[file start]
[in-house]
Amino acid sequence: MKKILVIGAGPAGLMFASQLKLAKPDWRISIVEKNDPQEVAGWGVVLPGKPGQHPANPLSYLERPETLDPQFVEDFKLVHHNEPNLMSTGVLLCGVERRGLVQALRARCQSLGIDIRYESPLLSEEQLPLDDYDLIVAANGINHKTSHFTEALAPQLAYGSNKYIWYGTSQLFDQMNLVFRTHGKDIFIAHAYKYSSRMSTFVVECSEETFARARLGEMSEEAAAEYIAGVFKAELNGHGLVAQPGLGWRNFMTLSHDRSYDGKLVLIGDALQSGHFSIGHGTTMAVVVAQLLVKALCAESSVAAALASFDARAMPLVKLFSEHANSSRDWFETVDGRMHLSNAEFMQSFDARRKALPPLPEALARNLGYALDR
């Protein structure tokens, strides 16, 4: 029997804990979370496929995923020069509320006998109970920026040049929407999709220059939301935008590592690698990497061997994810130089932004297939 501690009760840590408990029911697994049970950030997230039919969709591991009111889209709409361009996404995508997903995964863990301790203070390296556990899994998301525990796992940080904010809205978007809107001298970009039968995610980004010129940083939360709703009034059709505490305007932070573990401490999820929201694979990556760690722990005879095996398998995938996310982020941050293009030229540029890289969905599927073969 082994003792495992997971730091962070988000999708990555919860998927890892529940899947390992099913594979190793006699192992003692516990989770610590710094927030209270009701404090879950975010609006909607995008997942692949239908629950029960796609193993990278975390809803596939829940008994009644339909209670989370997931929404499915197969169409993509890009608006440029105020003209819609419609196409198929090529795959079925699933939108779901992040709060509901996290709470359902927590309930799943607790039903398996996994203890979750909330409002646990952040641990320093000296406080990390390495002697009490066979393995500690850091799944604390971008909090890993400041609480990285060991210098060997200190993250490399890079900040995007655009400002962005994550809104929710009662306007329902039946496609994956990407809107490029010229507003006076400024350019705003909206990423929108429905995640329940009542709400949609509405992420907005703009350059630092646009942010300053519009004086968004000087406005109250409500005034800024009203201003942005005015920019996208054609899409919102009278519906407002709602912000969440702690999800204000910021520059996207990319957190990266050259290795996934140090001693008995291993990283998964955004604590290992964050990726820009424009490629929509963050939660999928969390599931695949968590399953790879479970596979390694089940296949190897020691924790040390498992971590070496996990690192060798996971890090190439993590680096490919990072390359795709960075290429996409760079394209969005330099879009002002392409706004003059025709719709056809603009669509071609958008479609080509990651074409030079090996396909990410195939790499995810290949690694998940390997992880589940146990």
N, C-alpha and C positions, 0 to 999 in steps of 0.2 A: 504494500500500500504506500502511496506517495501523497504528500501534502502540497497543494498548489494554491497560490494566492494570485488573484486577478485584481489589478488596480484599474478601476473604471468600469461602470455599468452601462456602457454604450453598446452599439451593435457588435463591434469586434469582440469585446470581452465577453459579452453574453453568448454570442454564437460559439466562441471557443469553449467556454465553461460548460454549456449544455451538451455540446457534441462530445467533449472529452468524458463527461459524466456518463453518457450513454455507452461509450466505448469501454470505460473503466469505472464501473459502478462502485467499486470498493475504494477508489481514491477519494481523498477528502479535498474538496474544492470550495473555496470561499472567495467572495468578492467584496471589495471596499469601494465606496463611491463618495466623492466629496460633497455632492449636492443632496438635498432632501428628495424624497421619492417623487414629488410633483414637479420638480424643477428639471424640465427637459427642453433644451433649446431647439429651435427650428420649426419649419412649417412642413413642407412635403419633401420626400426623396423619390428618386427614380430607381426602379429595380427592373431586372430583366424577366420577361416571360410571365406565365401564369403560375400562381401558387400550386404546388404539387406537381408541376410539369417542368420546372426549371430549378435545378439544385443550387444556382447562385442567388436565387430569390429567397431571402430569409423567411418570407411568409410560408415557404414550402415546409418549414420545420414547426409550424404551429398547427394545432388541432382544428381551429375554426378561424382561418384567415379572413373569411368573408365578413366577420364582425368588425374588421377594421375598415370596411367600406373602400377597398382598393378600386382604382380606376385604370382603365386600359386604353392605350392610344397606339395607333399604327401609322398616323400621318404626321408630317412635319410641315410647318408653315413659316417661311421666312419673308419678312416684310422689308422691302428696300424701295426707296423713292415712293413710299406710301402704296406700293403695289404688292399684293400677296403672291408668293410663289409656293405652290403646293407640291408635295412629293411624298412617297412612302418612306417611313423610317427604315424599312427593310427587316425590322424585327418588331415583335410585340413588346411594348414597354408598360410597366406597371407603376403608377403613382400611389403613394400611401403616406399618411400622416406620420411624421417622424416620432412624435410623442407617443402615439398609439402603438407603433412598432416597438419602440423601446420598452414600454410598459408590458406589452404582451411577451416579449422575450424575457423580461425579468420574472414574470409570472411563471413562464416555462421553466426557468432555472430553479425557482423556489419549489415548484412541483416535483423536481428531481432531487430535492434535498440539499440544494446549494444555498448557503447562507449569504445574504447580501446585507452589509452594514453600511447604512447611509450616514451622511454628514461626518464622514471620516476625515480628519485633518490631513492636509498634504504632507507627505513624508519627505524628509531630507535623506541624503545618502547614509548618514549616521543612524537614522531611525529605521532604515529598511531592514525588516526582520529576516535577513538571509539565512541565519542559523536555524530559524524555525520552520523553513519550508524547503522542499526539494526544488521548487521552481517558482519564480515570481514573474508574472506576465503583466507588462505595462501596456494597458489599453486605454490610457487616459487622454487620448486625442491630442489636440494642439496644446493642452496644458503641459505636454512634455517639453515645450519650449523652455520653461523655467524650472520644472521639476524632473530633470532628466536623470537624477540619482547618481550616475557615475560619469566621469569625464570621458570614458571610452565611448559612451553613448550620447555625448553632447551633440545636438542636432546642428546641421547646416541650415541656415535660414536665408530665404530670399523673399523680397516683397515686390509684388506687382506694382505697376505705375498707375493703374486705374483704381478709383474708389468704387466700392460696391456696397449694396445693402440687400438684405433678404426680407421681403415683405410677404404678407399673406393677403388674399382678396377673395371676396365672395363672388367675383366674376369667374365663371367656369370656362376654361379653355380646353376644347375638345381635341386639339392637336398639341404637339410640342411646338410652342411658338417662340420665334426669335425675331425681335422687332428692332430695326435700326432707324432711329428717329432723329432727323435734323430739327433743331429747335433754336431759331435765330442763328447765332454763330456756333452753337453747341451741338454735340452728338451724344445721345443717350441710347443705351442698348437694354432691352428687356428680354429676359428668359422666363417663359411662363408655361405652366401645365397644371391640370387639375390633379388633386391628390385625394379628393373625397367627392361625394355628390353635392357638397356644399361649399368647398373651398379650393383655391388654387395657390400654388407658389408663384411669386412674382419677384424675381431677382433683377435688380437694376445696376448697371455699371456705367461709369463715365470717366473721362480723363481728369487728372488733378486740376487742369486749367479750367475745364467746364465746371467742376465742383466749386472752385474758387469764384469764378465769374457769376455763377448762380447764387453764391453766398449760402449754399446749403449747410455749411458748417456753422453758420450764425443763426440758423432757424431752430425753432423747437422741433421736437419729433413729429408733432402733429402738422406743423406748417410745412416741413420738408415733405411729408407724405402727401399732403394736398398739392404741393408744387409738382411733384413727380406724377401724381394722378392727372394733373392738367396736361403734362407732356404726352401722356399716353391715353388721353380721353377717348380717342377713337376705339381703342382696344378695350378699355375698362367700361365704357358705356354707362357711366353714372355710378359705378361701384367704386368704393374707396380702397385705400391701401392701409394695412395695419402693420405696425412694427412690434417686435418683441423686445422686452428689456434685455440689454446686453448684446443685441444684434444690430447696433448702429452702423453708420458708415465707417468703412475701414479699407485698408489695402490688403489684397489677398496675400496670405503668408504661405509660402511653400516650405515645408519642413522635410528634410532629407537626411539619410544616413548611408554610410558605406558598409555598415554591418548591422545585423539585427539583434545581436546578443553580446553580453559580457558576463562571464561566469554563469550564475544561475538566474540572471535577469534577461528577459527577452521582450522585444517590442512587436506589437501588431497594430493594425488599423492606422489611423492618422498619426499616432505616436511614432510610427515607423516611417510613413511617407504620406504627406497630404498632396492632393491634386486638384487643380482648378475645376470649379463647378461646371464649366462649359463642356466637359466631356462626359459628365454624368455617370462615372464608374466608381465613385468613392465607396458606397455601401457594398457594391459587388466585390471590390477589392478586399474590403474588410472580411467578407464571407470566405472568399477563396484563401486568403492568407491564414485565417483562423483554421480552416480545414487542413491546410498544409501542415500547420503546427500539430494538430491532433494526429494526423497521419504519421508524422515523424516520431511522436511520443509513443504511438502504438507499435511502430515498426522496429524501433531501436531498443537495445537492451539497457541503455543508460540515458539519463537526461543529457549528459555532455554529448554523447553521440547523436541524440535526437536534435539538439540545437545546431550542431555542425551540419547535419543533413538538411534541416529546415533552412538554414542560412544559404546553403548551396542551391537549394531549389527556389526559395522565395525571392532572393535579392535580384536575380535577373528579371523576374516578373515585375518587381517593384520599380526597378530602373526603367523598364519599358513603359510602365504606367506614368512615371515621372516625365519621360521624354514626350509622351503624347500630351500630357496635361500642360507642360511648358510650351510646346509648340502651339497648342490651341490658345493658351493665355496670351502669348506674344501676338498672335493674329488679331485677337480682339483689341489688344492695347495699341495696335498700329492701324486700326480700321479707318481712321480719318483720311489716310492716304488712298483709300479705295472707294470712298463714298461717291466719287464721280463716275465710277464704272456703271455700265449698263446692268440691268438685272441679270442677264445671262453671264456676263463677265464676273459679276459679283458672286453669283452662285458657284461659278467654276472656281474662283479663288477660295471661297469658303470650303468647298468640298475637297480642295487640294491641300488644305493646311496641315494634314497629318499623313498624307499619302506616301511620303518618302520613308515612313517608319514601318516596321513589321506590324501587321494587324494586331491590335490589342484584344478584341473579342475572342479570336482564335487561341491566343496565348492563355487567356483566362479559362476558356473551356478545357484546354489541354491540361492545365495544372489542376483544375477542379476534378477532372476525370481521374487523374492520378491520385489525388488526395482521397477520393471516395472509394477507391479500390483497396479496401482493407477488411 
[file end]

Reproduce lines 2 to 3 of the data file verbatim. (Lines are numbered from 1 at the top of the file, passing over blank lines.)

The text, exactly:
Amino acid sequence: MKKILVIGAGPAGLMFASQLKLAKPDWRISIVEKNDPQEVAGWGVVLPGKPGQHPANPLSYLERPETLDPQFVEDFKLVHHNEPNLMSTGVLLCGVERRGLVQALRARCQSLGIDIRYESPLLSEEQLPLDDYDLIVAANGINHKTSHFTEALAPQLAYGSNKYIWYGTSQLFDQMNLVFRTHGKDIFIAHAYKYSSRMSTFVVECSEETFARARLGEMSEEAAAEYIAGVFKAELNGHGLVAQPGLGWRNFMTLSHDRSYDGKLVLIGDALQSGHFSIGHGTTMAVVVAQLLVKALCAESSVAAALASFDARAMPLVKLFSEHANSSRDWFETVDGRMHLSNAEFMQSFDARRKALPPLPEALARNLGYALDR
């Protein structure tokens, strides 16, 4: 029997804990979370496929995923020069509320006998109970920026040049929407999709220059939301935008590592690698990497061997994810130089932004297939 501690009760840590408990029911697994049970950030997230039919969709591991009111889209709409361009996404995508997903995964863990301790203070390296556990899994998301525990796992940080904010809205978007809107001298970009039968995610980004010129940083939360709703009034059709505490305007932070573990401490999820929201694979990556760690722990005879095996398998995938996310982020941050293009030229540029890289969905599927073969 082994003792495992997971730091962070988000999708990555919860998927890892529940899947390992099913594979190793006699192992003692516990989770610590710094927030209270009701404090879950975010609006909607995008997942692949239908629950029960796609193993990278975390809803596939829940008994009644339909209670989370997931929404499915197969169409993509890009608006440029105020003209819609419609196409198929090529795959079925699933939108779901992040709060509901996290709470359902927590309930799943607790039903398996996994203890979750909330409002646990952040641990320093000296406080990390390495002697009490066979393995500690850091799944604390971008909090890993400041609480990285060991210098060997200190993250490399890079900040995007655009400002962005994550809104929710009662306007329902039946496609994956990407809107490029010229507003006076400024350019705003909206990423929108429905995640329940009542709400949609509405992420907005703009350059630092646009942010300053519009004086968004000087406005109250409500005034800024009203201003942005005015920019996208054609899409919102009278519906407002709602912000969440702690999800204000910021520059996207990319957190990266050259290795996934140090001693008995291993990283998964955004604590290992964050990726820009424009490629929509963050939660999928969390599931695949968590399953790879479970596979390694089940296949190897020691924790040390498992971590070496996990690192060798996971890090190439993590680096490919990072390359795709960075290429996409760079394209969005330099879009002002392409706004003059025709719709056809603009669509071609958008479609080509990651074409030079090996396909990410195939790499995810290949690694998940390997992880589940146990």